Yesterday I started thinking, as I often do, about the assumptions we make about people. We notice someone, maybe a stranger on a bus or another shopper in a store and sometimes we make a judgment about them that’s totally wrong.
A few weeks ago I tried one of those Bar classes for the first time. The instructor was asking me about injuries and I mentioned I was trying to not aggravate an injury because I had a marathon coming up in a few days. Another woman there, very tiny, decked out in fancy workout clothes, looked up and down (the girl body check look) and said, “Oh, I assume it’s your first”. She’d looked at me, honestly probably twice her size and made an assumption that I must be an inexperienced marathoner. Her jaw damn near dropped to the floor when I responded, “No, I think this is about #16 for me.”
I posted that story in my Running Chicks group and there were several stories of people making assumptions about my friends because of how they look. One woman had someone make a crack about walking when she ran into her at a 5k, but my friend went on to win the 5k outright, beating the men. Apparently some people think she looks chunky but she’s all muscle. She gets the “Is this your first marathon?” question with the girl body check a lot. She enjoys telling them she qualified for the Boston Marathon – twice now.
Another woman tried to register for a race where there was a 50k and a 20k and the person said, “I assume you’re paying for two people?” then seemed shocked that she was running the 50k. A couple woman had outright been told things like they were fat, they didn’t “look” like a runner, etc.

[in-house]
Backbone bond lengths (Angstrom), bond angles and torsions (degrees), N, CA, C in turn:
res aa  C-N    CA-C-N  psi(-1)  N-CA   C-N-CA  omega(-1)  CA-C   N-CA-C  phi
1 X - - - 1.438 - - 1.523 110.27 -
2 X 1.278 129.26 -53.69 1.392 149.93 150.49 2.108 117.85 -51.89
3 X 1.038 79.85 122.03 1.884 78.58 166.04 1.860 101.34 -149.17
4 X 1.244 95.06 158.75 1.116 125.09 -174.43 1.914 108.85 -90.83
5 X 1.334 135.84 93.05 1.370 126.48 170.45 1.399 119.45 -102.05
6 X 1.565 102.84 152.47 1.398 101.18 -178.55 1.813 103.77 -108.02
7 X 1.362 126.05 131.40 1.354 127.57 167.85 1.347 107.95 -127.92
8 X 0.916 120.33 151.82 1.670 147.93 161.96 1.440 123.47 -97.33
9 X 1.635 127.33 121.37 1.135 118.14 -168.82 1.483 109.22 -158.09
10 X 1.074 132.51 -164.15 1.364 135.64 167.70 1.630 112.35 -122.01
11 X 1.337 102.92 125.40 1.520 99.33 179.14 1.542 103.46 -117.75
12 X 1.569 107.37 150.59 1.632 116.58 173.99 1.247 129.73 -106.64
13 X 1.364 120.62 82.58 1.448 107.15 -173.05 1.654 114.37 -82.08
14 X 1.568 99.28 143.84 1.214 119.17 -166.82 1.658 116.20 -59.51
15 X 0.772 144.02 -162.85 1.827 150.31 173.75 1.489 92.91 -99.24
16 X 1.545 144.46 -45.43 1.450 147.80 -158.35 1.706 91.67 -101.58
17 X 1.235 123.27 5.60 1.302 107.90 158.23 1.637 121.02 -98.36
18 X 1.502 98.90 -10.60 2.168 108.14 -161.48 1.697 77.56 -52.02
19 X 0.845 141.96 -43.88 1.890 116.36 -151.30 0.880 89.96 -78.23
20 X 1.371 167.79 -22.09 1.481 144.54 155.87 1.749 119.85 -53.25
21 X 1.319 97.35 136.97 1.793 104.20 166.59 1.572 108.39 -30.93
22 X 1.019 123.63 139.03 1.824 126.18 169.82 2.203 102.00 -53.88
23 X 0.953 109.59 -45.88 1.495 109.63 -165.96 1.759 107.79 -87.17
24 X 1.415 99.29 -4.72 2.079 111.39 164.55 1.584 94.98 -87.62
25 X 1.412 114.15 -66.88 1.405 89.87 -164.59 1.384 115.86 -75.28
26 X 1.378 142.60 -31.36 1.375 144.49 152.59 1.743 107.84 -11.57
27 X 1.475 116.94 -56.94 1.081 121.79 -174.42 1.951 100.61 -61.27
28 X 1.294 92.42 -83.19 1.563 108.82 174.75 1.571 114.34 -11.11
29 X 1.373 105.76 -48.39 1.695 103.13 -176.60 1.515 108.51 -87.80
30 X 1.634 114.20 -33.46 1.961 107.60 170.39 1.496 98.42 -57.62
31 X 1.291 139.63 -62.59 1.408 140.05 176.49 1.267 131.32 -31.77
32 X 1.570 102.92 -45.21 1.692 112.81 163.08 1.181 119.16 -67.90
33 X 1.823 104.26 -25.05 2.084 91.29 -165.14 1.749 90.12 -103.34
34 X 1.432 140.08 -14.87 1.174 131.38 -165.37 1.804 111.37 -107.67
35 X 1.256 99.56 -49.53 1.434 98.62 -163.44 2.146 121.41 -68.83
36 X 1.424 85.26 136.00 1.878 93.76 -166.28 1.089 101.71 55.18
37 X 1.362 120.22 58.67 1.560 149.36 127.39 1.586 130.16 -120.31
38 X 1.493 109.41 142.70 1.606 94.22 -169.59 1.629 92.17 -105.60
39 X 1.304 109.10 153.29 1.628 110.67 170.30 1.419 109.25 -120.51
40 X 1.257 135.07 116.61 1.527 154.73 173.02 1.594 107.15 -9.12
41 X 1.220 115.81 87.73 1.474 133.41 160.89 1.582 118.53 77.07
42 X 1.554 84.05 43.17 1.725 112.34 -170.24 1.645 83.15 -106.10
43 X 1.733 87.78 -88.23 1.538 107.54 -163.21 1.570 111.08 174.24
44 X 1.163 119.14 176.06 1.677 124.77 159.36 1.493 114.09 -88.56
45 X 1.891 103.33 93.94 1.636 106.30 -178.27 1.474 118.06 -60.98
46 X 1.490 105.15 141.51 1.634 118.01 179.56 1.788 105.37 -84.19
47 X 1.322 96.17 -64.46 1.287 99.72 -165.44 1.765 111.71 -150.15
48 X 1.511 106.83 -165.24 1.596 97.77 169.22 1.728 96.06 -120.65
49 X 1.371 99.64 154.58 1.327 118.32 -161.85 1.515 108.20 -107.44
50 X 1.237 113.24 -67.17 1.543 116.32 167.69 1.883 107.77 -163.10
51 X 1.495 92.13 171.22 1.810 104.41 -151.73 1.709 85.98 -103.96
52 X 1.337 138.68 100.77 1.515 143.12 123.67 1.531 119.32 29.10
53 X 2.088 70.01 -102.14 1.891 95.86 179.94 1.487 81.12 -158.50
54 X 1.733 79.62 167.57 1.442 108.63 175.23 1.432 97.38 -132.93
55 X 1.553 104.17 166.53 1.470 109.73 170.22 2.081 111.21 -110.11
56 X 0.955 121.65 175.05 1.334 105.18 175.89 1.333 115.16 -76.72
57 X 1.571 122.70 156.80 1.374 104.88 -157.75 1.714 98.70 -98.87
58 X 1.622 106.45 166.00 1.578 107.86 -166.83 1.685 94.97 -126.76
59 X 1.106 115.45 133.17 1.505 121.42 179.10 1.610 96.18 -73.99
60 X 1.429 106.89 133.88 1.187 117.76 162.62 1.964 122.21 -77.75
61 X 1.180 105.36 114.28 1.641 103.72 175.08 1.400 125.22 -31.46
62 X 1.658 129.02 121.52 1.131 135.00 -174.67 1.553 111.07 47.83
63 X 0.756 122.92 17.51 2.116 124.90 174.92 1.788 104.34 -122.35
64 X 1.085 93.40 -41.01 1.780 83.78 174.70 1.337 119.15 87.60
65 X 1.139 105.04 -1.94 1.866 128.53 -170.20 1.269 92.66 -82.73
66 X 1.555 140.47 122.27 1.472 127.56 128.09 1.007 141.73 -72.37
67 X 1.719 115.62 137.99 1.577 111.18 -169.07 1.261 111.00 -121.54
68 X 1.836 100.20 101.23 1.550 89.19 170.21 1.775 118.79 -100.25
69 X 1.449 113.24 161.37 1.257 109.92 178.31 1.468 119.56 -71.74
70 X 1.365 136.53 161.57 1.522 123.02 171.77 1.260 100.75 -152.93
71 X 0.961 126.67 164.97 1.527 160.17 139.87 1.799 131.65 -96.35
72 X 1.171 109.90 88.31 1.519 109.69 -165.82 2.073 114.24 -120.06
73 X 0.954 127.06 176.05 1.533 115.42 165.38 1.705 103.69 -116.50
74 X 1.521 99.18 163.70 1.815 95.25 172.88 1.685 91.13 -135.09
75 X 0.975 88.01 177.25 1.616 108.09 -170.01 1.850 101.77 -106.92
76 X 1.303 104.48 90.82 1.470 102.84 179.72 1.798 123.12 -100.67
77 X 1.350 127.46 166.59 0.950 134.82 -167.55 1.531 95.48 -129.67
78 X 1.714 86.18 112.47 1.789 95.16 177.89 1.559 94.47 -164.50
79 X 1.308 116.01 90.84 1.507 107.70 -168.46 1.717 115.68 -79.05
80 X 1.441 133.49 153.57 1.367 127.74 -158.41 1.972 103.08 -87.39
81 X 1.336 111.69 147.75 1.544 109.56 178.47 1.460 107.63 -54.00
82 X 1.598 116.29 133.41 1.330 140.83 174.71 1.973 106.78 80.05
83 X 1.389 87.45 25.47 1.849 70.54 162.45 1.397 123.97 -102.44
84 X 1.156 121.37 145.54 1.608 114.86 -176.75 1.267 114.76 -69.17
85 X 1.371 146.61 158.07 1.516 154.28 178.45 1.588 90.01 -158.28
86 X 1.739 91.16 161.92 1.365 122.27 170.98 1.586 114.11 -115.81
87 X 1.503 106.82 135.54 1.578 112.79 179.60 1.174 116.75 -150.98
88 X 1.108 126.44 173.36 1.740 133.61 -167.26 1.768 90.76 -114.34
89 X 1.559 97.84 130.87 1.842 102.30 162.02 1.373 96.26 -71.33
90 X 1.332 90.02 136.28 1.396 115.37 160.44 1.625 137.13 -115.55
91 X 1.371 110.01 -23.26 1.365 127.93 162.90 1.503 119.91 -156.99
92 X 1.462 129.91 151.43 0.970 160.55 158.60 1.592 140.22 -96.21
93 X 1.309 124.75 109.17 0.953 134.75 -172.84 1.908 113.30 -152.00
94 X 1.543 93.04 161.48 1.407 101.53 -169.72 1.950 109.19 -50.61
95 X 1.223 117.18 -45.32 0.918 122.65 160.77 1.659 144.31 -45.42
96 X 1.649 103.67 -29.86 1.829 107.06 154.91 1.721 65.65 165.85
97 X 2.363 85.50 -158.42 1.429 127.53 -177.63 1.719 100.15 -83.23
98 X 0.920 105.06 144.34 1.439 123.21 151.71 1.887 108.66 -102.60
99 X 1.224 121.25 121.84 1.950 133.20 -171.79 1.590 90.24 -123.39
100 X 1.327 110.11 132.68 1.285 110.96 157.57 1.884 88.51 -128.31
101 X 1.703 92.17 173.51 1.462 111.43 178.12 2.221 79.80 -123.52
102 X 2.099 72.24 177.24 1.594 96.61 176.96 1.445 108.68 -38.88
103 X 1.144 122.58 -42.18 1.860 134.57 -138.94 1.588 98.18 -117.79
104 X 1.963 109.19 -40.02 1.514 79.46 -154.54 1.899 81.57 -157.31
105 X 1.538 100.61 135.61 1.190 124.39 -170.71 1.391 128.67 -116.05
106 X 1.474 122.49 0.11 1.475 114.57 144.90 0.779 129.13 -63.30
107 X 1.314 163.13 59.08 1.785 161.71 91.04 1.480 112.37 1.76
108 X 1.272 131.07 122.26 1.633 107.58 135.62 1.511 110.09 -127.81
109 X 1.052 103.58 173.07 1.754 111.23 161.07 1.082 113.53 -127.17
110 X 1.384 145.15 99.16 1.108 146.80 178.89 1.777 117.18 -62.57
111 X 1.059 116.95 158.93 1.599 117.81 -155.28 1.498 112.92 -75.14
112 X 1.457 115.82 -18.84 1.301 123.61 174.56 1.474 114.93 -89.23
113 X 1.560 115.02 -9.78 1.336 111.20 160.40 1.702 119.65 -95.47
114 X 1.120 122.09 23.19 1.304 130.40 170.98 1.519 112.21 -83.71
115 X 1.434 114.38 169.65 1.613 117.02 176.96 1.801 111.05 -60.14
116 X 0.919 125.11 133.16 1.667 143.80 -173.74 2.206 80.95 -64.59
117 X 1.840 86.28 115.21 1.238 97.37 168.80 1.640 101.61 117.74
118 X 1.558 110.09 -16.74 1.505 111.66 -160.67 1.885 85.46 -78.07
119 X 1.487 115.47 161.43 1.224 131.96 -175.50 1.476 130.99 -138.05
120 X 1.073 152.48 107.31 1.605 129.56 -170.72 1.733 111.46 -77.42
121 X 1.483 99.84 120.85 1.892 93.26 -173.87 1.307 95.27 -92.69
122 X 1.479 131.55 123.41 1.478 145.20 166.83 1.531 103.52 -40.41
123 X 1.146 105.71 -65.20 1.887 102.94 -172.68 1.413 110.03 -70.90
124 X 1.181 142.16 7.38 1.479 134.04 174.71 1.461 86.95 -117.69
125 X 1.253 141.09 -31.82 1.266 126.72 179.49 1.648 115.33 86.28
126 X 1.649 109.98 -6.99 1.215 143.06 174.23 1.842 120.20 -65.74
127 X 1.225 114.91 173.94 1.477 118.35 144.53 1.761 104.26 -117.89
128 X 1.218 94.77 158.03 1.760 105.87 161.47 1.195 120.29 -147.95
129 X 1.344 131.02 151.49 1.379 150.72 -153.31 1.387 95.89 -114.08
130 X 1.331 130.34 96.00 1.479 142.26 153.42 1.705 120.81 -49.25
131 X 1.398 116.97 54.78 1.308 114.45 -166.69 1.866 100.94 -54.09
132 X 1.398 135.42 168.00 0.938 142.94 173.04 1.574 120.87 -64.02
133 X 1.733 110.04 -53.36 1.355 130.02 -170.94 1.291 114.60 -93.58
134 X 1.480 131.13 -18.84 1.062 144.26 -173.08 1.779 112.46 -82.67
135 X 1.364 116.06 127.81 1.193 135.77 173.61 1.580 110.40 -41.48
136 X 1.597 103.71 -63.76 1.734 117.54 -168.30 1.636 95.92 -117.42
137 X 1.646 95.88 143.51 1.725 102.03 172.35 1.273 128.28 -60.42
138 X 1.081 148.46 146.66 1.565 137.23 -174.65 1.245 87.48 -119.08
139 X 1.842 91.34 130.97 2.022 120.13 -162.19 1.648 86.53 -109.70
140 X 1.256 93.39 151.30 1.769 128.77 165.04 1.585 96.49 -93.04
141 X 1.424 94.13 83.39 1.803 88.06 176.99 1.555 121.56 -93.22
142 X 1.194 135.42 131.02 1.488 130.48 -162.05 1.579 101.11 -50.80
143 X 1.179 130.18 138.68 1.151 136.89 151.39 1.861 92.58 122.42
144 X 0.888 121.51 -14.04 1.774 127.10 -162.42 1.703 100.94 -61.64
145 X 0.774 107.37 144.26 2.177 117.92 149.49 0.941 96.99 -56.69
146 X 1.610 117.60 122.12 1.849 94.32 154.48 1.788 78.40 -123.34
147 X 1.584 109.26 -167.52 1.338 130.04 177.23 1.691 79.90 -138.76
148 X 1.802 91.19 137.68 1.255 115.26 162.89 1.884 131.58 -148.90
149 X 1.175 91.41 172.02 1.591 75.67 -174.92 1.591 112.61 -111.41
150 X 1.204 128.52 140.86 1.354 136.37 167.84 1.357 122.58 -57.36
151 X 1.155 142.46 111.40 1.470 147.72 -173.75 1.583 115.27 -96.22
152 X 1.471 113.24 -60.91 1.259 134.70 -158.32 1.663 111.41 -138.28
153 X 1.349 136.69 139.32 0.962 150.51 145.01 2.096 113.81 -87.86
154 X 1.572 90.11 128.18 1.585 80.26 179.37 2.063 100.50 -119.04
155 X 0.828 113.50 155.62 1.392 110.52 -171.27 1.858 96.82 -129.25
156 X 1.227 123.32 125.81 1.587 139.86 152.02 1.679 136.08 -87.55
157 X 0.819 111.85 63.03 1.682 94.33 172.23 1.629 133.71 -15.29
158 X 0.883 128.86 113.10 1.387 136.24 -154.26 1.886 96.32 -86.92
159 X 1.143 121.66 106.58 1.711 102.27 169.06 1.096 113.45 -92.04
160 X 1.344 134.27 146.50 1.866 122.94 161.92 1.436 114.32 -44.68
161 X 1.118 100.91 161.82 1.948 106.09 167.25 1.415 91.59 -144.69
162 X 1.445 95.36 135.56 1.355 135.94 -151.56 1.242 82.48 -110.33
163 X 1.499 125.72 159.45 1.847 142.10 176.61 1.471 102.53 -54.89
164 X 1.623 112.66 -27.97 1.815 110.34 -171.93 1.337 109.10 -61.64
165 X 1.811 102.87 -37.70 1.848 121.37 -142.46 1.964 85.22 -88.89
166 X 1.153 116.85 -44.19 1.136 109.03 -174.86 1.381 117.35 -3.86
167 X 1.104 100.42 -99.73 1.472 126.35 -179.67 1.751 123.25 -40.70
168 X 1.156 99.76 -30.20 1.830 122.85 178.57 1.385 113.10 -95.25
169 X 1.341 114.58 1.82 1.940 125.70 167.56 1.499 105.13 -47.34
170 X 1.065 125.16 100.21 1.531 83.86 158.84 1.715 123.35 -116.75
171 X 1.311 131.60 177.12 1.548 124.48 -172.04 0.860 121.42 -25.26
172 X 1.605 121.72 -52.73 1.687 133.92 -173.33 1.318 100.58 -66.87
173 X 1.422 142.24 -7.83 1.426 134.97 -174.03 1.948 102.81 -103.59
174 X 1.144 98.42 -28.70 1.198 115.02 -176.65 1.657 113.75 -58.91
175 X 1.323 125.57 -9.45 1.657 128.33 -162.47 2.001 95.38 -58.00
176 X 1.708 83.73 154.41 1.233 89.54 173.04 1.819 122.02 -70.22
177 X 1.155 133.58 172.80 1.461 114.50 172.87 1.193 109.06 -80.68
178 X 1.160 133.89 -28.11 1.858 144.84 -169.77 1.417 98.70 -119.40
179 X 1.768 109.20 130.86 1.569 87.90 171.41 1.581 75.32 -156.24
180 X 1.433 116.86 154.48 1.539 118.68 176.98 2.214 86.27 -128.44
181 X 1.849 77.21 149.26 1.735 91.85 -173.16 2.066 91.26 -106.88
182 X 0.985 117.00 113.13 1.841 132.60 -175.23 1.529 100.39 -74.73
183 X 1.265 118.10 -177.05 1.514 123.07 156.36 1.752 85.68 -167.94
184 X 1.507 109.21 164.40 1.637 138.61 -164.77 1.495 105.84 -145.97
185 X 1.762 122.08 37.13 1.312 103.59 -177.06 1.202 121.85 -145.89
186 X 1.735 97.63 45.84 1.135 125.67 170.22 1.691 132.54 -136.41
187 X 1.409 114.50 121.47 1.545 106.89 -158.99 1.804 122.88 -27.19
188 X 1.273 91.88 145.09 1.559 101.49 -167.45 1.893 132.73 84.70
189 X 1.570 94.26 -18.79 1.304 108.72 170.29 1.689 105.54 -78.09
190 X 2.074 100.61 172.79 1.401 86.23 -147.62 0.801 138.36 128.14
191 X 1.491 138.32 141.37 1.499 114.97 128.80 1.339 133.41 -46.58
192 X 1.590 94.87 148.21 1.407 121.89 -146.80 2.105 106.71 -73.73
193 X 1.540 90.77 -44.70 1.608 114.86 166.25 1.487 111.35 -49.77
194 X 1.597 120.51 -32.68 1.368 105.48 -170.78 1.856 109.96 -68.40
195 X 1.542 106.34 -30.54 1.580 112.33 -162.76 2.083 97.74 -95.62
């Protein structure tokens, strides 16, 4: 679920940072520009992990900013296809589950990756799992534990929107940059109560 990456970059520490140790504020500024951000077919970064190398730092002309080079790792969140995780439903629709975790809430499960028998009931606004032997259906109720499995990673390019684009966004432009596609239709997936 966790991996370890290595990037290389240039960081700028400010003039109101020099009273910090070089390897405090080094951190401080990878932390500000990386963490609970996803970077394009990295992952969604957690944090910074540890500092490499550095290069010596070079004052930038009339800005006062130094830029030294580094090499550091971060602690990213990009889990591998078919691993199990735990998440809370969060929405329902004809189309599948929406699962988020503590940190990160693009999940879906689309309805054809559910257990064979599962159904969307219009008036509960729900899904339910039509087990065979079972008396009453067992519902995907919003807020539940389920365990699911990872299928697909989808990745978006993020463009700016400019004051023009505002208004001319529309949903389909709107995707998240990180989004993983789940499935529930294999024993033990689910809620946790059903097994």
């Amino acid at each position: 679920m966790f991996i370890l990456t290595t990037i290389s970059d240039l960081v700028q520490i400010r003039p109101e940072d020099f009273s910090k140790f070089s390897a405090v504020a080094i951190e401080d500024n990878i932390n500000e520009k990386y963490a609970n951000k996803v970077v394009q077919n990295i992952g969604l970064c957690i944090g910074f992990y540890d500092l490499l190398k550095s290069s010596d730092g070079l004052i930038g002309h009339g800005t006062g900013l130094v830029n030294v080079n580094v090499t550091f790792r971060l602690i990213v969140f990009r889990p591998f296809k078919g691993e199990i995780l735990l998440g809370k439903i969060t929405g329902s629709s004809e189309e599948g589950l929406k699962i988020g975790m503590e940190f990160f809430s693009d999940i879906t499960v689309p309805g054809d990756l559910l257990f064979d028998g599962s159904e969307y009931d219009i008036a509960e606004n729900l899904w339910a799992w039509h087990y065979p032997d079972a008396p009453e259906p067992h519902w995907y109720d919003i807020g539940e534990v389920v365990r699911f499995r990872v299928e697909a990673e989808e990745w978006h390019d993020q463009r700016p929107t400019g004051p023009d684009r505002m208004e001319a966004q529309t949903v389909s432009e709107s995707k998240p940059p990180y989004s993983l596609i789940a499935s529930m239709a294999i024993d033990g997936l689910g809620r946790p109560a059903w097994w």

My sister is a larger sized person and she just walked a 5k this weekend. It was something like her 4th or 5th race in the last 6 months. A few days later she was at work and they were doing that ice breaker where you tell people 3 things about you and one of them is a lie. One of her 3 things was “I just did a 5k this weekend” and every single person picked that as her “lie”, then looked incredulous when she told them they were wrong. Assumptions.
Sadly, I’m guilty of it too. I was on the bus yesterday and I saw a very heavy woman sitting a few rows ahead of me. The bus was crowded but no one was sitting next to her because she needed more than one seat. I looked at her and thought, “That used to be me. I hope she finds the courage to start exercising and do something about her weight”. Then she got off the bus and took her bike off the rack and rode away and I felt ashamed.
There was a time when I was 300 pounds, 275 pounds, 250 pounds and people would have thought that about me too. (Well actually many would have been way less charitable, but that’s another post.) And I could have said to them, very honestly, I work out 5 days a week, because I did. They didn’t know how I looked when I started, they didn’t know where I was in my journey. Just like I don’t know anything about that woman on the bus biking home. That’s the problem with assumptions, they’re often wrong.